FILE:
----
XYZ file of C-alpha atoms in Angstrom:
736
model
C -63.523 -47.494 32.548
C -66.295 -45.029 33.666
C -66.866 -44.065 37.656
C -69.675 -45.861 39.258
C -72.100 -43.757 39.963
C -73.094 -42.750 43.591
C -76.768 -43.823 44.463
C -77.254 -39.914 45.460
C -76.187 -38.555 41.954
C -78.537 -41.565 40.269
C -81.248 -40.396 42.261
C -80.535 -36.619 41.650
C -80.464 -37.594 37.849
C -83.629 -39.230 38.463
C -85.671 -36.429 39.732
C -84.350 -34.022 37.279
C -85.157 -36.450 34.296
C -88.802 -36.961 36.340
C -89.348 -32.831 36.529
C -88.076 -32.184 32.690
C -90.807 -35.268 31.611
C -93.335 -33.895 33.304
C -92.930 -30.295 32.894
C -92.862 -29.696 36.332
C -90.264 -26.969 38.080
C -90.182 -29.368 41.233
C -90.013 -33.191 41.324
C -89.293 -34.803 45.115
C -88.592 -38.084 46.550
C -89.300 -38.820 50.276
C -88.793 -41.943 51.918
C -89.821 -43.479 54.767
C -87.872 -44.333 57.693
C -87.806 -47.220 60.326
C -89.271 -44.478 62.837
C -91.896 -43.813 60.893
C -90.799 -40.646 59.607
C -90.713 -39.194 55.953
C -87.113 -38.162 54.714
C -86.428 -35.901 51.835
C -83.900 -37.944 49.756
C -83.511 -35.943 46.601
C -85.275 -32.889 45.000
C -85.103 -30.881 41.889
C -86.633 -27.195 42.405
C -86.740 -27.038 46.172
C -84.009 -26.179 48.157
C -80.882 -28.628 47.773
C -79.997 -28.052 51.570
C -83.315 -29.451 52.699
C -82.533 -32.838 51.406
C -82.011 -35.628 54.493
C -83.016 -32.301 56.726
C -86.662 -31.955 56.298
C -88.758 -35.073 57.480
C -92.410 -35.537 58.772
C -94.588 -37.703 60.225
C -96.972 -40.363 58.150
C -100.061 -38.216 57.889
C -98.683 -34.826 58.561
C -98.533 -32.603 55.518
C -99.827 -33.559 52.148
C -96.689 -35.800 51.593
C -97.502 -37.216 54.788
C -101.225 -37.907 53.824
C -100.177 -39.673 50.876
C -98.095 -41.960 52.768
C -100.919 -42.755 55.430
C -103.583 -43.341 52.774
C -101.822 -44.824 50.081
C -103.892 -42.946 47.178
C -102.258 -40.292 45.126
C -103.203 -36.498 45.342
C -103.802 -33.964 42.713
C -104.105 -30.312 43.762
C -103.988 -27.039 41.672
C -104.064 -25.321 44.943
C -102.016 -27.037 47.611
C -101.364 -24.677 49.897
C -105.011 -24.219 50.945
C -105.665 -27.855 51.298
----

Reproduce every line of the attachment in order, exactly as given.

XYZ file of C-alpha atoms in Angstrom:
736
model
C -63.523 -47.494 32.548
C -66.295 -45.029 33.666
C -66.866 -44.065 37.656
C -69.675 -45.861 39.258
C -72.100 -43.757 39.963
C -73.094 -42.750 43.591
C -76.768 -43.823 44.463
C -77.254 -39.914 45.460
C -76.187 -38.555 41.954
C -78.537 -41.565 40.269
C -81.248 -40.396 42.261
C -80.535 -36.619 41.650
C -80.464 -37.594 37.849
C -83.629 -39.230 38.463
C -85.671 -36.429 39.732
C -84.350 -34.022 37.279
C -85.157 -36.450 34.296
C -88.802 -36.961 36.340
C -89.348 -32.831 36.529
C -88.076 -32.184 32.690
C -90.807 -35.268 31.611
C -93.335 -33.895 33.304
C -92.930 -30.295 32.894
C -92.862 -29.696 36.332
C -90.264 -26.969 38.080
C -90.182 -29.368 41.233
C -90.013 -33.191 41.324
C -89.293 -34.803 45.115
C -88.592 -38.084 46.550
C -89.300 -38.820 50.276
C -88.793 -41.943 51.918
C -89.821 -43.479 54.767
C -87.872 -44.333 57.693
C -87.806 -47.220 60.326
C -89.271 -44.478 62.837
C -91.896 -43.813 60.893
C -90.799 -40.646 59.607
C -90.713 -39.194 55.953
C -87.113 -38.162 54.714
C -86.428 -35.901 51.835
C -83.900 -37.944 49.756
C -83.511 -35.943 46.601
C -85.275 -32.889 45.000
C -85.103 -30.881 41.889
C -86.633 -27.195 42.405
C -86.740 -27.038 46.172
C -84.009 -26.179 48.157
C -80.882 -28.628 47.773
C -79.997 -28.052 51.570
C -83.315 -29.451 52.699
C -82.533 -32.838 51.406
C -82.011 -35.628 54.493
C -83.016 -32.301 56.726
C -86.662 -31.955 56.298
C -88.758 -35.073 57.480
C -92.410 -35.537 58.772
C -94.588 -37.703 60.225
C -96.972 -40.363 58.150
C -100.061 -38.216 57.889
C -98.683 -34.826 58.561
C -98.533 -32.603 55.518
C -99.827 -33.559 52.148
C -96.689 -35.800 51.593
C -97.502 -37.216 54.788
C -101.225 -37.907 53.824
C -100.177 -39.673 50.876
C -98.095 -41.960 52.768
C -100.919 -42.755 55.430
C -103.583 -43.341 52.774
C -101.822 -44.824 50.081
C -103.892 -42.946 47.178
C -102.258 -40.292 45.126
C -103.203 -36.498 45.342
C -103.802 -33.964 42.713
C -104.105 -30.312 43.762
C -103.988 -27.039 41.672
C -104.064 -25.321 44.943
C -102.016 -27.037 47.611
C -101.364 -24.677 49.897
C -105.011 -24.219 50.945
C -105.665 -27.855 51.298